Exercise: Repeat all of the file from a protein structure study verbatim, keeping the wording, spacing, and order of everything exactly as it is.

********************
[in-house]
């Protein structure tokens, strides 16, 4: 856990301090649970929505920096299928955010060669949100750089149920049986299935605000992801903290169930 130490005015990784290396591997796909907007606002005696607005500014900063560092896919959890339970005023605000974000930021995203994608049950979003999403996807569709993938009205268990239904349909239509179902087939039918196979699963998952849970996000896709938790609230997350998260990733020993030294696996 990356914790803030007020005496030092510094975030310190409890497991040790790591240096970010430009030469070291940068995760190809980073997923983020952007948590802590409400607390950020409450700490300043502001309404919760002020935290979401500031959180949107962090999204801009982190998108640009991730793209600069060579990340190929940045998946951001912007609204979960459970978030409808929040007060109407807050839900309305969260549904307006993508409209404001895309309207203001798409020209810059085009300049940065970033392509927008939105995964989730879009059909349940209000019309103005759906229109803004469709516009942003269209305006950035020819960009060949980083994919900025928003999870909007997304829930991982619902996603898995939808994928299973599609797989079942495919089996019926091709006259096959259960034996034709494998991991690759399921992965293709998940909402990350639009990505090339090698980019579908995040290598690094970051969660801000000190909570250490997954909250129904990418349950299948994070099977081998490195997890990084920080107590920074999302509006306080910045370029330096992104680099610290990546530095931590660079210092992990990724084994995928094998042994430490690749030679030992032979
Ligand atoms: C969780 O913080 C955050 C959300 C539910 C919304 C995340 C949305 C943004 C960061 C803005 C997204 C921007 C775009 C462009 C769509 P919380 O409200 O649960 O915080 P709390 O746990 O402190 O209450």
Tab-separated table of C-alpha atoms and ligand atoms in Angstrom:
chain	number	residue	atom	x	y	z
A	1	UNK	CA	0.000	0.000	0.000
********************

[in-house]
């Protein structure tokens, strides 16, 4: 856990301090649970929505920096299928955010060669949100750089149920049986299935605000992801903290169930 130490005015990784290396591997796909907007606002005696607005500014900063560092896919959890339970005023605000974000930021995203994608049950979003999403996807569709993938009205268990239904349909239509179902087939039918196979699963998952849970996000896709938790609230997350998260990733020993030294696996 990356914790803030007020005496030092510094975030310190409890497991040790790591240096970010430009030469070291940068995760190809980073997923983020952007948590802590409400607390950020409450700490300043502001309404919760002020935290979401500031959180949107962090999204801009982190998108640009991730793209600069060579990340190929940045998946951001912007609204979960459970978030409808929040007060109407807050839900309305969260549904307006993508409209404001895309309207203001798409020209810059085009300049940065970033392509927008939105995964989730879009059909349940209000019309103005759906229109803004469709516009942003269209305006950035020819960009060949980083994919900025928003999870909007997304829930991982619902996603898995939808994928299973599609797989079942495919089996019926091709006259096959259960034996034709494998991991690759399921992965293709998940909402990350639009990505090339090698980019579908995040290598690094970051969660801000000190909570250490997954909250129904990418349950299948994070099977081998490195997890990084920080107590920074999302509006306080910045370029330096992104680099610290990546530095931590660079210092992990990724084994995928094998042994430490690749030679030992032979
Ligand atoms: C969780 O913080 C955050 C959300 C539910 C919304 C995340 C949305 C943004 C960061 C803005 C997204 C921007 C775009 C462009 C769509 P919380 O409200 O649960 O915080 P709390 O746990 O402190 O209450």
Tab-separated table of C-alpha atoms and ligand atoms in Angstrom:
chain	number	residue	atom	x	y	z
A	1	UNK	CA	0.000	0.000	0.000